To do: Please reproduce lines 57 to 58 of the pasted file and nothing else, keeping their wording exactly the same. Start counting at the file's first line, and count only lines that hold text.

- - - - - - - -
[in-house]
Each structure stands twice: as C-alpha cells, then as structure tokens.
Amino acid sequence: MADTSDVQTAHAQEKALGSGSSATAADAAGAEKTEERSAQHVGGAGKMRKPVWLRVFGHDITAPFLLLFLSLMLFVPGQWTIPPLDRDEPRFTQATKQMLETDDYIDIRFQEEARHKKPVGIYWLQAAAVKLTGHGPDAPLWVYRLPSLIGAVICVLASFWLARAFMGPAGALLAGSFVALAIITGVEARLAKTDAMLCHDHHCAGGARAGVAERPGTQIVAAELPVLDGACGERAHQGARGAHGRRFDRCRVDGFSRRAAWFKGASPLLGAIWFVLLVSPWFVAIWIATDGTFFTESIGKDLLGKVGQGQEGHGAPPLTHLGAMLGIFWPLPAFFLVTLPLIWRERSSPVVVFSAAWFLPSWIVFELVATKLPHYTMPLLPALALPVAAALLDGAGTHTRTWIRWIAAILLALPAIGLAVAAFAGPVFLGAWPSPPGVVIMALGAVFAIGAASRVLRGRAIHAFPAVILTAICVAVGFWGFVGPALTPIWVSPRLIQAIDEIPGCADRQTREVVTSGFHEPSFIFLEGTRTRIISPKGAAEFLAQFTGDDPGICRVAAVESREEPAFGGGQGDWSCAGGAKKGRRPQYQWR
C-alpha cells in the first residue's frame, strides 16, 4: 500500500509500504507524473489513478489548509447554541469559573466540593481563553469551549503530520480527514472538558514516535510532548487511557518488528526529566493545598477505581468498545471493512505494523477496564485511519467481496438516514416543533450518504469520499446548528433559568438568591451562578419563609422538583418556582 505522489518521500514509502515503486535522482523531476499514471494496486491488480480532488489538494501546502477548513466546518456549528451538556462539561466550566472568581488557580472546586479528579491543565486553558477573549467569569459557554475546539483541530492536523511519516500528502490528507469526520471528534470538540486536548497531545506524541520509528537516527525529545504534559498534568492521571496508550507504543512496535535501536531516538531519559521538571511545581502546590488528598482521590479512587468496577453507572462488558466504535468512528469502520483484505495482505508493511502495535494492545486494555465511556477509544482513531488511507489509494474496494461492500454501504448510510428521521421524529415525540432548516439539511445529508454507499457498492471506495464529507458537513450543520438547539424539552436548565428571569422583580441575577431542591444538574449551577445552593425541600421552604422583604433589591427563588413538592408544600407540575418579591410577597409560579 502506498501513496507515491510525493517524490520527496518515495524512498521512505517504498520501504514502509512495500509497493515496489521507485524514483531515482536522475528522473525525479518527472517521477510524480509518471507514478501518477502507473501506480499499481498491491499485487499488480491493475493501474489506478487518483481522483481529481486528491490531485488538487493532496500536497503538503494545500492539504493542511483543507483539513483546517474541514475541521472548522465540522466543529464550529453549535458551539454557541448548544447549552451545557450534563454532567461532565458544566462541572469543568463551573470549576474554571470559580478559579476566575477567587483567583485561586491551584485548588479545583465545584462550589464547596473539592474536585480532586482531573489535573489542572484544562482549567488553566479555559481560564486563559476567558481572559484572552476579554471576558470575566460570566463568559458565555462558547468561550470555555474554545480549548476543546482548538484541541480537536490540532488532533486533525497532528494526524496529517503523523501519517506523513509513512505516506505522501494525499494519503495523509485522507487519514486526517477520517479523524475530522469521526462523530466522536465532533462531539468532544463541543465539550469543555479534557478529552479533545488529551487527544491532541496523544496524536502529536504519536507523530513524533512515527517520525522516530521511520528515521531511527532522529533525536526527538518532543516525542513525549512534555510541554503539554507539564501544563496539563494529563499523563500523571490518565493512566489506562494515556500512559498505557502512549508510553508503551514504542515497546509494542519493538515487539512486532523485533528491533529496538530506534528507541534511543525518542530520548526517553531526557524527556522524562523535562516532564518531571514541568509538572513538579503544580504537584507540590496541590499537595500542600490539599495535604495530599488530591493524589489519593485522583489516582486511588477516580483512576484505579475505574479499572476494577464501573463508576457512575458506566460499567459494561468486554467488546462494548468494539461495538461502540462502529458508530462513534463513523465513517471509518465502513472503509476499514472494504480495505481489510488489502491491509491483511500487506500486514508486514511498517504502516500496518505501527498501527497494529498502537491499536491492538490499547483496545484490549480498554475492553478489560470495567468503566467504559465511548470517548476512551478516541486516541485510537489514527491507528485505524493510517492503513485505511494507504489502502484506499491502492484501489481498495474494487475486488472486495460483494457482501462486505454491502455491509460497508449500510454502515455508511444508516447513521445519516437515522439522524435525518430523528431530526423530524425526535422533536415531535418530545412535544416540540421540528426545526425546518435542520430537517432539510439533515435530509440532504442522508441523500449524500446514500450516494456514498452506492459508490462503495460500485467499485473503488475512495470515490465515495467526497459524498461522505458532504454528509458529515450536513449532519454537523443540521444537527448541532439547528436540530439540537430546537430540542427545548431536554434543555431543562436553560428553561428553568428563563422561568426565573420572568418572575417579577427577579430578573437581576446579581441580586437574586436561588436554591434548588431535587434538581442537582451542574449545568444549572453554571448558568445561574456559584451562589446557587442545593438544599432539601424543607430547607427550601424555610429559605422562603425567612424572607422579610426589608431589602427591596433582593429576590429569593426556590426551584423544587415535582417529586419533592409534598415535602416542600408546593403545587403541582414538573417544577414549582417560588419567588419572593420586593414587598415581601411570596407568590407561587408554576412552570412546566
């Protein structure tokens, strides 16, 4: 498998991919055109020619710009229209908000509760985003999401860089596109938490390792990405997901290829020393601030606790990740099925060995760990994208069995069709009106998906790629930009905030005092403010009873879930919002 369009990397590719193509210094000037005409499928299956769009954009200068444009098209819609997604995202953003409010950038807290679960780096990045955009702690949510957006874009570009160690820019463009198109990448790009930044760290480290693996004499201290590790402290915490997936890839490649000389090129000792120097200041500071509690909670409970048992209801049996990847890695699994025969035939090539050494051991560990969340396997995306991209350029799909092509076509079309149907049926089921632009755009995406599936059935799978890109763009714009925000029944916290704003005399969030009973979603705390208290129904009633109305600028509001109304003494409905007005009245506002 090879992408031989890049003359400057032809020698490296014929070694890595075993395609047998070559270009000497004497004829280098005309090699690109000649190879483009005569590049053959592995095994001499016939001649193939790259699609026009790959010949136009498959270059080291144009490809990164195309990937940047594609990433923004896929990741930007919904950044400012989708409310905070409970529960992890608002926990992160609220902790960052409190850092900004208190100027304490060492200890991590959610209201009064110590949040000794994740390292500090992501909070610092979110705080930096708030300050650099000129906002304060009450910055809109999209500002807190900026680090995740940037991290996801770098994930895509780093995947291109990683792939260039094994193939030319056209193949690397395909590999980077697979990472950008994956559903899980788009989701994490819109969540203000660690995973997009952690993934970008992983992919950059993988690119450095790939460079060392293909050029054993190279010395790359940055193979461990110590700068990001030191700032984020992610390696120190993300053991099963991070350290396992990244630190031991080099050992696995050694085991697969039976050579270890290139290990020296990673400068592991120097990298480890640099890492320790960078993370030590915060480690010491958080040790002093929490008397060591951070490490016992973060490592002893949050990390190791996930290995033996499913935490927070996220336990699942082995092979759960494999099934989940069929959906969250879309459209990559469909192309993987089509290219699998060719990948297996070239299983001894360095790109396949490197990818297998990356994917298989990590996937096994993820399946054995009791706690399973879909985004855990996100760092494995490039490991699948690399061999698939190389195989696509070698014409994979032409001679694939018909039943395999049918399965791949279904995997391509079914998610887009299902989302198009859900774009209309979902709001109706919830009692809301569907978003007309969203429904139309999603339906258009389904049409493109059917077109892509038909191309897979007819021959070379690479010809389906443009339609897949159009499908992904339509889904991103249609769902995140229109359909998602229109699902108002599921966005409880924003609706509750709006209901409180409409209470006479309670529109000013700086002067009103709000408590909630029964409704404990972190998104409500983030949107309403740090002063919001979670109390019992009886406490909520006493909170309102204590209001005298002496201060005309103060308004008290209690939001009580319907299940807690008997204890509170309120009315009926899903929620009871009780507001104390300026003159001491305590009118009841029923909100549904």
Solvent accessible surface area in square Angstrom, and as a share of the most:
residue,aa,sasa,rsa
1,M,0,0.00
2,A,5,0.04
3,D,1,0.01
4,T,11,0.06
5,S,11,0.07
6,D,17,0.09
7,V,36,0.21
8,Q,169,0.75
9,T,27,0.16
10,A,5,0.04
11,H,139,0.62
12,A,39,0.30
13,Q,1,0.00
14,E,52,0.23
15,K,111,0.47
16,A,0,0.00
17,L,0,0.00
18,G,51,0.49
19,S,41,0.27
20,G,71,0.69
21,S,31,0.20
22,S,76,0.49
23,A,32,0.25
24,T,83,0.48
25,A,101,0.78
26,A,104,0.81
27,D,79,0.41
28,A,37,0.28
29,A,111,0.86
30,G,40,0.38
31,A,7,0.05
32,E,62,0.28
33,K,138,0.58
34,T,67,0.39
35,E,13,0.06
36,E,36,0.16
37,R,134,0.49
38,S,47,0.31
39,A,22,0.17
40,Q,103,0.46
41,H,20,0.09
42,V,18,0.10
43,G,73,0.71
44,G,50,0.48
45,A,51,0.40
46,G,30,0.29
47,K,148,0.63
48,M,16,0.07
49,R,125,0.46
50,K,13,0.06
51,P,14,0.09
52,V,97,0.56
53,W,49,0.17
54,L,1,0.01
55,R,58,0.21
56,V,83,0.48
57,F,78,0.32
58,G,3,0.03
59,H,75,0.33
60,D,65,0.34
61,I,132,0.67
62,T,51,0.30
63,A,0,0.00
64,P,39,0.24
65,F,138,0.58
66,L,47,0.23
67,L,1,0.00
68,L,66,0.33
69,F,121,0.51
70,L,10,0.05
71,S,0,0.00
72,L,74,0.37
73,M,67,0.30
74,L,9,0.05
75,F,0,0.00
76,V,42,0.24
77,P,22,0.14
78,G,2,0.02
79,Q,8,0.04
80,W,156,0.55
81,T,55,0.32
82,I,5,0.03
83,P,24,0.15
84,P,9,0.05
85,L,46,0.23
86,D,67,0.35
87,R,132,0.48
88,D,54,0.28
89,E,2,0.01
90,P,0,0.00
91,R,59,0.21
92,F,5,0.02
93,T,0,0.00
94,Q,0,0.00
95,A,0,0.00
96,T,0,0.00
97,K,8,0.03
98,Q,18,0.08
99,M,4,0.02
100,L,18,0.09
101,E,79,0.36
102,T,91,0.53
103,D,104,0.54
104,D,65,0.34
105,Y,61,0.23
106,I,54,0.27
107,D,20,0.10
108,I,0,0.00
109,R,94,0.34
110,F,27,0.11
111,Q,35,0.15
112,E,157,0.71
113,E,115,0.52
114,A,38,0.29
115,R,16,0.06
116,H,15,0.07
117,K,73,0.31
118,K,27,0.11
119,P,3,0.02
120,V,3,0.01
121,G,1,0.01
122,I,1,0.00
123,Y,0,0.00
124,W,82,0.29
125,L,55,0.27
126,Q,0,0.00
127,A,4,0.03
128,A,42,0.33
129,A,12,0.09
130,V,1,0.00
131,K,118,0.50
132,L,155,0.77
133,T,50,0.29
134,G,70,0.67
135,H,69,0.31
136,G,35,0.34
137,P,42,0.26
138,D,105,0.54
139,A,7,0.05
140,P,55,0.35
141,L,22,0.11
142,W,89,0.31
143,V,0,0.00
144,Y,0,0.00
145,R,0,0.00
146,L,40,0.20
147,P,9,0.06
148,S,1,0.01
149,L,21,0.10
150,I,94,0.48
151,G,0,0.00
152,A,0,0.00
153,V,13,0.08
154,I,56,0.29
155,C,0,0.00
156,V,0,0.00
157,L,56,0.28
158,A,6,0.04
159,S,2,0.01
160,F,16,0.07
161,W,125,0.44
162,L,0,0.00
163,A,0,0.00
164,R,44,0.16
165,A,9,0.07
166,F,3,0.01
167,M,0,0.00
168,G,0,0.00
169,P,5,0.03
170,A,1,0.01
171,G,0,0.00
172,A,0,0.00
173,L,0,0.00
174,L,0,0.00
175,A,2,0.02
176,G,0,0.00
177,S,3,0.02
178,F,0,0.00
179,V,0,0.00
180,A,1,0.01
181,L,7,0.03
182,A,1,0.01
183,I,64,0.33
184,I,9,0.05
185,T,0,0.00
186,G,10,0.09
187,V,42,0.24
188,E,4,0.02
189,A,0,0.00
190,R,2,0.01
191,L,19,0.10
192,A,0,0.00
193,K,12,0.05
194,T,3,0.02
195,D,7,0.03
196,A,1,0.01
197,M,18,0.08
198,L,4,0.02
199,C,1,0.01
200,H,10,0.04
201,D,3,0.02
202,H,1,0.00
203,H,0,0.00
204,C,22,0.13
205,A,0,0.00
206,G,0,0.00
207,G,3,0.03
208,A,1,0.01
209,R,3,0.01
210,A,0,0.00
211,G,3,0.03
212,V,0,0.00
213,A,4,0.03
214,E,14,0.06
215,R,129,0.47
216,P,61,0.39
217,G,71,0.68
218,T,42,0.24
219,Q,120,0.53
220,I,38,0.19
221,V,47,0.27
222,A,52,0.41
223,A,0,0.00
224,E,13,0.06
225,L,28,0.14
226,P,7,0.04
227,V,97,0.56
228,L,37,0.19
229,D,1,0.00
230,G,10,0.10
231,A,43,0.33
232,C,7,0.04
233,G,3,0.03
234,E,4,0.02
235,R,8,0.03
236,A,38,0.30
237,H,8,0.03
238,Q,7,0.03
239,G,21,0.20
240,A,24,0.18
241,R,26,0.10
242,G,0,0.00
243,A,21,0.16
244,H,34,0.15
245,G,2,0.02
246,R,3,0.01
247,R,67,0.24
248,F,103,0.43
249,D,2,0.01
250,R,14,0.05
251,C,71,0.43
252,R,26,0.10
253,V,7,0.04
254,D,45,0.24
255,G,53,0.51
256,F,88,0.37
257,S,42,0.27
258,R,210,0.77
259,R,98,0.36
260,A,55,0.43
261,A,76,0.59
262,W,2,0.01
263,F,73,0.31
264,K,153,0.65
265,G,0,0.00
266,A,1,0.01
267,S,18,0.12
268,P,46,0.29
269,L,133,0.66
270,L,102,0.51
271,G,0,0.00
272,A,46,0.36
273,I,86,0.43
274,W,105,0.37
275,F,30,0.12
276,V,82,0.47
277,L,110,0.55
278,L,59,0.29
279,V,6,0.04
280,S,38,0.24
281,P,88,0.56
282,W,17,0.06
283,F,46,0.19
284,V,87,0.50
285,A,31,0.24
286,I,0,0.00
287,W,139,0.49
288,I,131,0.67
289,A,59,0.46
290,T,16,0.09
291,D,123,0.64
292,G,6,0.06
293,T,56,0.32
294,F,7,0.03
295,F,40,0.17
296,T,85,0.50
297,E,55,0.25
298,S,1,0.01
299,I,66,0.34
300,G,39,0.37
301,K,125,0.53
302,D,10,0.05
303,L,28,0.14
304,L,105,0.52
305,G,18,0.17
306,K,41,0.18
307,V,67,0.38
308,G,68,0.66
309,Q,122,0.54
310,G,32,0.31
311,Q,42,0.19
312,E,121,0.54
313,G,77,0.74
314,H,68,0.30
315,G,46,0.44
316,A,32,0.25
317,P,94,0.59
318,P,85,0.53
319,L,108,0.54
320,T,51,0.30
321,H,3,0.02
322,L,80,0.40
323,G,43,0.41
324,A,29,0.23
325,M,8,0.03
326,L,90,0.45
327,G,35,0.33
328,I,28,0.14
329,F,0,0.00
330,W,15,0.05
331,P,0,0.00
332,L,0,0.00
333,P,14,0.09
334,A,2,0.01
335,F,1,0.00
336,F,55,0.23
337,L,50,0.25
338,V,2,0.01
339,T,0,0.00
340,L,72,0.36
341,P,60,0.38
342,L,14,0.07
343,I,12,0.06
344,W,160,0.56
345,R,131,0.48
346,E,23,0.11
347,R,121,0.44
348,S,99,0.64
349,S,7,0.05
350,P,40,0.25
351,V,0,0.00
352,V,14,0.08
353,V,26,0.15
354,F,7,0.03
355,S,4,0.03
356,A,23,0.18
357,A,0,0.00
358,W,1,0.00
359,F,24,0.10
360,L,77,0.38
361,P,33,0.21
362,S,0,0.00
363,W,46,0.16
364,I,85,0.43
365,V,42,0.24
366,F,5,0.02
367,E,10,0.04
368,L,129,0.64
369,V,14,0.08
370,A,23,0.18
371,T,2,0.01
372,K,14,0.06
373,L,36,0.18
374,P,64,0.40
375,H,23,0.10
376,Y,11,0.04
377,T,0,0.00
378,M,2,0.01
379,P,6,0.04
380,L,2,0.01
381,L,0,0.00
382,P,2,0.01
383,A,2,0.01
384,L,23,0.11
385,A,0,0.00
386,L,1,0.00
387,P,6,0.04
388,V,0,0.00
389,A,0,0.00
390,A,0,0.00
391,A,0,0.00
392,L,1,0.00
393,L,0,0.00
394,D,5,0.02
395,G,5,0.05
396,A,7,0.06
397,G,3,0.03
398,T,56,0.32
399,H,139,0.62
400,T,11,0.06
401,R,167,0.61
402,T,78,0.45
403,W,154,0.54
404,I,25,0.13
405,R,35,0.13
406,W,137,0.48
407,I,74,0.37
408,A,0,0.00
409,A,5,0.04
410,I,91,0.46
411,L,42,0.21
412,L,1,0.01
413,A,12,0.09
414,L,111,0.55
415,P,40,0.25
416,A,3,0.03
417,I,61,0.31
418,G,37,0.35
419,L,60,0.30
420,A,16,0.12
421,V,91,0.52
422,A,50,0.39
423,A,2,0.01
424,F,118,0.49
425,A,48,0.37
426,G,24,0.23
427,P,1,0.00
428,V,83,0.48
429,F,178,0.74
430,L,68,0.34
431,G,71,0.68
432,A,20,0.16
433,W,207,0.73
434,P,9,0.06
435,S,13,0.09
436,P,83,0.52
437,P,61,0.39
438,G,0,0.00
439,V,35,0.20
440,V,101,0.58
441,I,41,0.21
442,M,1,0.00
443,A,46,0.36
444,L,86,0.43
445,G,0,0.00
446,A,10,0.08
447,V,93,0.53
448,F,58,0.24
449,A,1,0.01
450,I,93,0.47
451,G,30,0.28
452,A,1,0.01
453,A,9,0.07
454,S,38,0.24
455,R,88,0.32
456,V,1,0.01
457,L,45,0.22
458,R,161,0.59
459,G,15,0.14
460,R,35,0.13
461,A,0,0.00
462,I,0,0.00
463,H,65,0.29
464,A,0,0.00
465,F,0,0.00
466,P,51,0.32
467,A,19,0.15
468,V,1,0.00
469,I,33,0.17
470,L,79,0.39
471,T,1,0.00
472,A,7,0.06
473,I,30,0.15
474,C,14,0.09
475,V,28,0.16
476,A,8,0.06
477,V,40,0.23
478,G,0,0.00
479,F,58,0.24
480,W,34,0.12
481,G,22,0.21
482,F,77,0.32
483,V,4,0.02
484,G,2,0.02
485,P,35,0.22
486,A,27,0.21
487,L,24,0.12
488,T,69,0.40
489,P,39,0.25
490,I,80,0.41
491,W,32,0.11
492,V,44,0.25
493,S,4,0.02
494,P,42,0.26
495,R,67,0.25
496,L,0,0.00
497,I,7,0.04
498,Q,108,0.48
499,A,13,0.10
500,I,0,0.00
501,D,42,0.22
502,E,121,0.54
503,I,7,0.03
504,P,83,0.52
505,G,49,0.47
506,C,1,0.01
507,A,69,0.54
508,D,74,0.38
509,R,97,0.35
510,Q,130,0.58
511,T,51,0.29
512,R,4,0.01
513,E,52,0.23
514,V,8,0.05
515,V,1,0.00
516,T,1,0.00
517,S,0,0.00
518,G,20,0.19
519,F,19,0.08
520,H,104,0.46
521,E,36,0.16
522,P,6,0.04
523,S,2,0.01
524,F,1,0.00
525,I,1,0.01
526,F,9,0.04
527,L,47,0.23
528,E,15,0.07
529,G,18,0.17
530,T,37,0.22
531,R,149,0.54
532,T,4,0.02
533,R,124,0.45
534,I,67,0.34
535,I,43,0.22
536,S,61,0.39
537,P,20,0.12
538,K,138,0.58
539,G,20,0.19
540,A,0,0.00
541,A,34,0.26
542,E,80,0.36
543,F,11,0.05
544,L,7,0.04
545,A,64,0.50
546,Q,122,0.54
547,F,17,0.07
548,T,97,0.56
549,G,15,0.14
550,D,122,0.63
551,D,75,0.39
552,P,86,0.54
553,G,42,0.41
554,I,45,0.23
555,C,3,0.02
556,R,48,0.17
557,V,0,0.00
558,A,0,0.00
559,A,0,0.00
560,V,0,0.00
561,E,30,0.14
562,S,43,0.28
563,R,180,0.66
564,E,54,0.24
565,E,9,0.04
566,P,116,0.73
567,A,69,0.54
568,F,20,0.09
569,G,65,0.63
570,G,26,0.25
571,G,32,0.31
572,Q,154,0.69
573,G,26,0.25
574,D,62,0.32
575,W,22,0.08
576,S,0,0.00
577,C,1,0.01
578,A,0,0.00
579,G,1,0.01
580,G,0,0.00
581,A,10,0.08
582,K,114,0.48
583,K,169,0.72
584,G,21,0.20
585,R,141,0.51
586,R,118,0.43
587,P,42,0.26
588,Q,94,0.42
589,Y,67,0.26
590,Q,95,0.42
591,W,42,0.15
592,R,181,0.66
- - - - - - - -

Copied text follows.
50,K,13,0.06
51,P,14,0.09